There are a ton more fears in traditional publishing, but those are the main areas that most fears branch from for traditional publishing.

And, of course, fear is very real in traditional publishing among writers. But none of it is really serious and most of it is made up in a writer’s head.

I have told people for years that working in traditional publishing is like crossing a two-lane road. If you are frozen in fear, you will never step off the curb. But if you know enough to look in both directions at what is happening on the road, have an understanding of speeds of cars and trucks, have the ability to put one foot in front of the other, and can move quickly when you need to, you’ll get to the other side of the road just fine.

And honestly, there is a ton more to fear when crossing a road than working in traditional publishing. Traditional publishing can’t kill you like a speeding car can, no matter what a writer believes.

Indie Publishing

What are some of the main decisions in indie publishing that are often influenced by unfounded fear?

— I can’t self-publish my own book. My friends will look down on me. (You are afraid of the old myth that lasted in publishing from 1945 until 2008 that vanity press publishing was a bad thing. And in many instances, that was correct during those years. But everything has changed, so this fear now is from lack of keeping up with the changes in the industry you want to work in. In other words, an ignorance fear.)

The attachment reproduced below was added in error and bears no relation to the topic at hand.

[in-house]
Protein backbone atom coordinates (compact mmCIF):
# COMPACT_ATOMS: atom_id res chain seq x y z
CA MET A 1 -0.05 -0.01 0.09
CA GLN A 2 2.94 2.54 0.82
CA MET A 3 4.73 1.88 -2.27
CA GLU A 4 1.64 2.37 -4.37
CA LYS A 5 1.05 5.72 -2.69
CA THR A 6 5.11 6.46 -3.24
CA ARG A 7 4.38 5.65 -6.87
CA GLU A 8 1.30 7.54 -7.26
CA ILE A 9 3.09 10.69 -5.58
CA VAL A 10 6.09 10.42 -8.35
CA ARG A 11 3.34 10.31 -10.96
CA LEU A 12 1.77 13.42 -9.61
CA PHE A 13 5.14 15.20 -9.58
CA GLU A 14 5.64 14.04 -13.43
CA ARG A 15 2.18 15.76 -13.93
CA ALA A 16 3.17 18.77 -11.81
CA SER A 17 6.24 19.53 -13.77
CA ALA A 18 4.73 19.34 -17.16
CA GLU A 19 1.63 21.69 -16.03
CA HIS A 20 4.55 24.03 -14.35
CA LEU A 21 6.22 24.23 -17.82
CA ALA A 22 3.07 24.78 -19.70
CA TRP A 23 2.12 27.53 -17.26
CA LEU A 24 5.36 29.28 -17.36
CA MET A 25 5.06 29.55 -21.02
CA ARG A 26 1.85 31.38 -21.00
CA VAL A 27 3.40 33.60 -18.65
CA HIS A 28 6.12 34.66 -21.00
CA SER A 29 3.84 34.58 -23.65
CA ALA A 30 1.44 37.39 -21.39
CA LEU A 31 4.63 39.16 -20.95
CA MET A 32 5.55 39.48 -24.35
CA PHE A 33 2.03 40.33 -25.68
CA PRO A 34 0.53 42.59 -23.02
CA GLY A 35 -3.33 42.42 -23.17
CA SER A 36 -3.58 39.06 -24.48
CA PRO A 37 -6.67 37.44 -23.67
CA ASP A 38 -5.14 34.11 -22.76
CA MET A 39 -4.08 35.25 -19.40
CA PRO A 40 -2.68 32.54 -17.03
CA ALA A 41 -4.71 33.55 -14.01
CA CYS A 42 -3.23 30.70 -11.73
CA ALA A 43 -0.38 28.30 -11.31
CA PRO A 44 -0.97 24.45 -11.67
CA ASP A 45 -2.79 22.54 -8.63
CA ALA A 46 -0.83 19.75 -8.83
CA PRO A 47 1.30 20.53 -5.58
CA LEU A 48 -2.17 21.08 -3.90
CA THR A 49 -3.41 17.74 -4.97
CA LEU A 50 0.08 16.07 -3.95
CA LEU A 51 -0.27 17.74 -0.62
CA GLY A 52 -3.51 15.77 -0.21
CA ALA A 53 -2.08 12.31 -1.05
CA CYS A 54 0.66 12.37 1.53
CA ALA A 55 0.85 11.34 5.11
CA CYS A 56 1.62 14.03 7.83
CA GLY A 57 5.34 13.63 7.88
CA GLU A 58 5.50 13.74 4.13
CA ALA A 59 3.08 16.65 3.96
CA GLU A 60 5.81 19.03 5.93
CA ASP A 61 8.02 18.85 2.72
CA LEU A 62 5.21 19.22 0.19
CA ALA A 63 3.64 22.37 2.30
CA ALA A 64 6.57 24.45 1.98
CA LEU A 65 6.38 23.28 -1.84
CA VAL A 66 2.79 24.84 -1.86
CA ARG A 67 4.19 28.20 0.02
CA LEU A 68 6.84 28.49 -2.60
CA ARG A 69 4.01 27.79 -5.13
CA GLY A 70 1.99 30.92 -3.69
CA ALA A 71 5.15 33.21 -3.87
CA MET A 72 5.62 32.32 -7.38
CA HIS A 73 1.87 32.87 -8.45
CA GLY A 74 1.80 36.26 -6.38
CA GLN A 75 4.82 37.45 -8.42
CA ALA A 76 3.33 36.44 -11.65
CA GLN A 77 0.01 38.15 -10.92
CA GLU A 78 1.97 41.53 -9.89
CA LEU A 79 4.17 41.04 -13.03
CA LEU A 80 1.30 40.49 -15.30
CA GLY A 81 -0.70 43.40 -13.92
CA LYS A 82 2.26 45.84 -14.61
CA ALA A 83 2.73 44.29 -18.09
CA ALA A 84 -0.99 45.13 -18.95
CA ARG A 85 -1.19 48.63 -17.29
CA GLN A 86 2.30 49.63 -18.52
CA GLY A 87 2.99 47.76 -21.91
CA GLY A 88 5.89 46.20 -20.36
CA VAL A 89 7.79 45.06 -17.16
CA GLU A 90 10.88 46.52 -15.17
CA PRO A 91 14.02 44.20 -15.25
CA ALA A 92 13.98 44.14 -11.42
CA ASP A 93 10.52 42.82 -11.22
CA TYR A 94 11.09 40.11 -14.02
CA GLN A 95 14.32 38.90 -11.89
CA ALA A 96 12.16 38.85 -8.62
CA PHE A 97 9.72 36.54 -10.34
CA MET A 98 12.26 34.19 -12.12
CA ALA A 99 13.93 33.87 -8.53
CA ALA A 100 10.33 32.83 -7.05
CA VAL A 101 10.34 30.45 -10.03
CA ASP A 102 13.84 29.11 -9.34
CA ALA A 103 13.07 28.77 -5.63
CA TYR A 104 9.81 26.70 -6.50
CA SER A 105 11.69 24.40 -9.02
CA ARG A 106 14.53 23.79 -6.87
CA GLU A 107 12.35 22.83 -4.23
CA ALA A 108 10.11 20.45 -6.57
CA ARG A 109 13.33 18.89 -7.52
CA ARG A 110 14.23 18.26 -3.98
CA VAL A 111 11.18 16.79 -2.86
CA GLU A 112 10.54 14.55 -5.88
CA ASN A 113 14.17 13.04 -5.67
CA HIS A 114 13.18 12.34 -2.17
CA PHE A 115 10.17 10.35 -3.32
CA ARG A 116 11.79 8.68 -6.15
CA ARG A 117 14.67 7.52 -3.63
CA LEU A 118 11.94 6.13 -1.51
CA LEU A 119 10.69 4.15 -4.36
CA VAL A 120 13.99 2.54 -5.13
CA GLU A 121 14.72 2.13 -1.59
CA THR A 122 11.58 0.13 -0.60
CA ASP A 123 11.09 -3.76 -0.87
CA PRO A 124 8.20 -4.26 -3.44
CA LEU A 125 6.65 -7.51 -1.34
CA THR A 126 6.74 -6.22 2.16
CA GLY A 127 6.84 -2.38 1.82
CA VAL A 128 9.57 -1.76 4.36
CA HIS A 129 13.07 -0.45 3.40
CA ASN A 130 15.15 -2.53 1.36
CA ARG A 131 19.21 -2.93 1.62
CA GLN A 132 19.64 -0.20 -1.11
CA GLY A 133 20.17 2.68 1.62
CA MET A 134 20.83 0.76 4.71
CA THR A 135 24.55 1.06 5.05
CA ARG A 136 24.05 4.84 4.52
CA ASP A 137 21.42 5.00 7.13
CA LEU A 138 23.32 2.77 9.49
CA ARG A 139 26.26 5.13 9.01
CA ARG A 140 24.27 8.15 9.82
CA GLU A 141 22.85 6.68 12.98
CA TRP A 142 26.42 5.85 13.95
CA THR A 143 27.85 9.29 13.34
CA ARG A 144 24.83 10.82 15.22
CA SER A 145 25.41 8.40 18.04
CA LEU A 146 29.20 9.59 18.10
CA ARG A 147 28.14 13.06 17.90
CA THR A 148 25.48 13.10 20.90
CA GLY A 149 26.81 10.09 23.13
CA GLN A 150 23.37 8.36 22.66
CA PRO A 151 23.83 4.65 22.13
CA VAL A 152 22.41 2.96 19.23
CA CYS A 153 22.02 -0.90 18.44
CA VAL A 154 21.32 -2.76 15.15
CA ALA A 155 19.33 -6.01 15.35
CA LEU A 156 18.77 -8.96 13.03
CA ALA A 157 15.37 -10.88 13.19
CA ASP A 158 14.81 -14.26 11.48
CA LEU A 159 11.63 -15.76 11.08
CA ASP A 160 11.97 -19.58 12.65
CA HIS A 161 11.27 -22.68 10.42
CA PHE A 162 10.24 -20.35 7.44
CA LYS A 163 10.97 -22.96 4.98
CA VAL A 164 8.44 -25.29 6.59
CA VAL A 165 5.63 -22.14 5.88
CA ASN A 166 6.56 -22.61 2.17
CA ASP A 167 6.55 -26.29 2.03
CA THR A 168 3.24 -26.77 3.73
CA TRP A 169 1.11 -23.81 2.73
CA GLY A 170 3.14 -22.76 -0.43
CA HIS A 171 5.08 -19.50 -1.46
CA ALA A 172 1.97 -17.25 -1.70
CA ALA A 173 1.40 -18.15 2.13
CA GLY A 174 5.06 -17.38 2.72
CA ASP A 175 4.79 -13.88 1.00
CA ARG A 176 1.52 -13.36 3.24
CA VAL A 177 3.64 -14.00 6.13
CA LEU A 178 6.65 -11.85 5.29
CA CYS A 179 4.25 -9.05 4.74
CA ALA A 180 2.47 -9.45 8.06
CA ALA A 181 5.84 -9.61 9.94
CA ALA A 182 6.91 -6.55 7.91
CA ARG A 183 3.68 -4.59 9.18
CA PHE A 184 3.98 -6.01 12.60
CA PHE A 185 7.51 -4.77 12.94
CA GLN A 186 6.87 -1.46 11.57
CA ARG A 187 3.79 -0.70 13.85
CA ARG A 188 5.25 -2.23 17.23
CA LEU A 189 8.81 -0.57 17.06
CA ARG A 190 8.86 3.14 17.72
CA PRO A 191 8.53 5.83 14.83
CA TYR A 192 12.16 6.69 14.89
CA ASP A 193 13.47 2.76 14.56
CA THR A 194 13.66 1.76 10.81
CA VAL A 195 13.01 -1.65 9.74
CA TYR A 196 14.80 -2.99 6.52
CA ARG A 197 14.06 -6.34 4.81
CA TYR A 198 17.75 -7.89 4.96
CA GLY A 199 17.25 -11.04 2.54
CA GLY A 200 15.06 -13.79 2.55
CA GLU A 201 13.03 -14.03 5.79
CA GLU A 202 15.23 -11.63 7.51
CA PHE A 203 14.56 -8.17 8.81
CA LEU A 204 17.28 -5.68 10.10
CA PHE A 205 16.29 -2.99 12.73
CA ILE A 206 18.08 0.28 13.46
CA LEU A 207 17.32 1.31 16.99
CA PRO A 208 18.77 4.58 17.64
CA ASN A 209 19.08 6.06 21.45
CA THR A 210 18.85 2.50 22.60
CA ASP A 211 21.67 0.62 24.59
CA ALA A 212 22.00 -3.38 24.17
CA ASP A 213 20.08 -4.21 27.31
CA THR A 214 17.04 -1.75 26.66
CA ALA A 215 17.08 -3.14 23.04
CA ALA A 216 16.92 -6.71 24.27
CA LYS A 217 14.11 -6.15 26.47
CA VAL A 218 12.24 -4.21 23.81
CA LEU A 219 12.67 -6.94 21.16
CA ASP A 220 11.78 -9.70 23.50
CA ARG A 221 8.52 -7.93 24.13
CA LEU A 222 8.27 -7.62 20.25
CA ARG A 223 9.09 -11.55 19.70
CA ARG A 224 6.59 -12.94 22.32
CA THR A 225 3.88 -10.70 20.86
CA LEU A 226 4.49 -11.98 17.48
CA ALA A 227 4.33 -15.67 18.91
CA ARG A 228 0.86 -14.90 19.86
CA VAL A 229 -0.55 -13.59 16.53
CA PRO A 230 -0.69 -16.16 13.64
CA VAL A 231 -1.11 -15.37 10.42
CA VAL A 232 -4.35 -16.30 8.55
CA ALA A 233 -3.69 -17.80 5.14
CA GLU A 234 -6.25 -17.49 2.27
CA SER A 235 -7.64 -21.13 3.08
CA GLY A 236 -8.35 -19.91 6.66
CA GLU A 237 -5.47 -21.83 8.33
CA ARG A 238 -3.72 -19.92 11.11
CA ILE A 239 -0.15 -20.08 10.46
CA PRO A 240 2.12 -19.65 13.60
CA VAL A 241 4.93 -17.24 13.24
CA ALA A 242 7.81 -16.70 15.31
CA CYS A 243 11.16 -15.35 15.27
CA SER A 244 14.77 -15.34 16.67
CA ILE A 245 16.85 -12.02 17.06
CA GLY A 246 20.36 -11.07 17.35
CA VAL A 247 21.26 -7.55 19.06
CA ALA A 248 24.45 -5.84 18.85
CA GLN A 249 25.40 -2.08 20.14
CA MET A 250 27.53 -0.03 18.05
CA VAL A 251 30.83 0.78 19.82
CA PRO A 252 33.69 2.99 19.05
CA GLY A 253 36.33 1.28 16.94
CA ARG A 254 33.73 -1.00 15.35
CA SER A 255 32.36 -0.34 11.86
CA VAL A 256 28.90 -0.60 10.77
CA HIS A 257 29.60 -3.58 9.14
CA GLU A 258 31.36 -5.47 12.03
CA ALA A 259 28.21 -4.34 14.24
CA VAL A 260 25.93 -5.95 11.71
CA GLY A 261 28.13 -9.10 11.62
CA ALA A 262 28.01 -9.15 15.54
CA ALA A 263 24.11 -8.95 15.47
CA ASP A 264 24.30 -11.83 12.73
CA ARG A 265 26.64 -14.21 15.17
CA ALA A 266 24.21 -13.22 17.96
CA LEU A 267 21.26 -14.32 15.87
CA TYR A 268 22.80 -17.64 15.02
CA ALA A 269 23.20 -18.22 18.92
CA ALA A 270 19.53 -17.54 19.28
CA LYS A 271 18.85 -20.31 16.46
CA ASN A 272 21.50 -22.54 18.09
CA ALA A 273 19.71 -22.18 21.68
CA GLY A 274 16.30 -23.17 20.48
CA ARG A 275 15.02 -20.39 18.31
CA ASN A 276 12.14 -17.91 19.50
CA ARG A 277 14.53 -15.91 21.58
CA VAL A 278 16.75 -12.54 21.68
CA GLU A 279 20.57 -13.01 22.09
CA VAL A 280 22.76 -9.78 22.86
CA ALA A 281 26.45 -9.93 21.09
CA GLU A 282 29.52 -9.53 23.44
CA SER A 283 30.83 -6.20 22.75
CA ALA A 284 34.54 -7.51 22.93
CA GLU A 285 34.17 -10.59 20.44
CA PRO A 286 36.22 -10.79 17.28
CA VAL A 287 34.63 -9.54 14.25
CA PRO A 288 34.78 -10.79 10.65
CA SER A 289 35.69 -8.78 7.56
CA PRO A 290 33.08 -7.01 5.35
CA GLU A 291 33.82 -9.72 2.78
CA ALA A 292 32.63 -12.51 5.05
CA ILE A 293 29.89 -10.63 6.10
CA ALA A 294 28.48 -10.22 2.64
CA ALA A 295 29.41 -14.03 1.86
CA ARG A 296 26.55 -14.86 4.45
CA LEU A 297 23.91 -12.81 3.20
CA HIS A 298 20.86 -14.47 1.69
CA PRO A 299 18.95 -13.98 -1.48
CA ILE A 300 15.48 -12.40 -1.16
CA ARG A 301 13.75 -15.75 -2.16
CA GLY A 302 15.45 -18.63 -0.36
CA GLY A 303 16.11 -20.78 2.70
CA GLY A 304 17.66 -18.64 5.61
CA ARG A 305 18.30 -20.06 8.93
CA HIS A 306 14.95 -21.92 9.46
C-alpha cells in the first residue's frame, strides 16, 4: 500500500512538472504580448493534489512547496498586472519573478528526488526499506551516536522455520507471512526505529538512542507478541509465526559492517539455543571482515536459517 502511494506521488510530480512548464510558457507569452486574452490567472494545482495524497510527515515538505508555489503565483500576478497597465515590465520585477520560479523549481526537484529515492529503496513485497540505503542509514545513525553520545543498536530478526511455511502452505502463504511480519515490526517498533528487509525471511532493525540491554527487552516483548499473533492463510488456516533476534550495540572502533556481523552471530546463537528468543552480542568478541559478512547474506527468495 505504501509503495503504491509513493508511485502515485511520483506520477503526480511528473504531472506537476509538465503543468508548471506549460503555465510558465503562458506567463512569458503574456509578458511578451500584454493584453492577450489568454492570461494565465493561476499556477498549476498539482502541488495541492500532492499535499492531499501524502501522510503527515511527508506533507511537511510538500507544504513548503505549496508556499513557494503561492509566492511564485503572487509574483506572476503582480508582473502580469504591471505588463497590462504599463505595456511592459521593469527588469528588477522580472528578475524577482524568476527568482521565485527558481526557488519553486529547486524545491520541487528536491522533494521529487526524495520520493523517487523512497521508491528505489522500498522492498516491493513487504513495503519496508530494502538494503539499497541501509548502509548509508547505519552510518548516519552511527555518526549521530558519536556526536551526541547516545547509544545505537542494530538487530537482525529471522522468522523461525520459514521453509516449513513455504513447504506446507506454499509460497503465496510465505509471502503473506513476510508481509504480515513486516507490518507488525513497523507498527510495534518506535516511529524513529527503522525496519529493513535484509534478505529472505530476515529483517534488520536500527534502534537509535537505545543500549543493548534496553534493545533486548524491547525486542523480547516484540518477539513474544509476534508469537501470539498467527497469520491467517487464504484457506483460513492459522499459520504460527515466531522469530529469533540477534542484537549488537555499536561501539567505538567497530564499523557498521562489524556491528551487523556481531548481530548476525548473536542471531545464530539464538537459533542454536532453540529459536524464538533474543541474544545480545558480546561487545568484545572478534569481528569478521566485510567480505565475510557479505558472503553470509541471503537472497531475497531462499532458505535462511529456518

— I’m afraid I can’t format my story and put it up electronically. So I shouldn’t really try. (Seriously? So many writers have this fear it stuns me. Yet in the end publishing a book is simple. Scary simple, as I call it. I’ve talked about it in many posts and you can get help anywhere. In the free posts listed above under “Think Like a Publisher” you can get started. And learning how to do covers in PowerPoint or PhotoShop Essentials or some other program is easy. And often fun. You might not create a professional cover at first try, but who cares. Better than no story published. And even more interesting, every publishing site gives you help. This fear is exactly the same as the fear of stepping off a curb and a real fear of learning something new. Get over it if you want to add in the option of indie publishing to your writing career. Do some learning and then step off the curb. You might be surprised at how easy it really is.)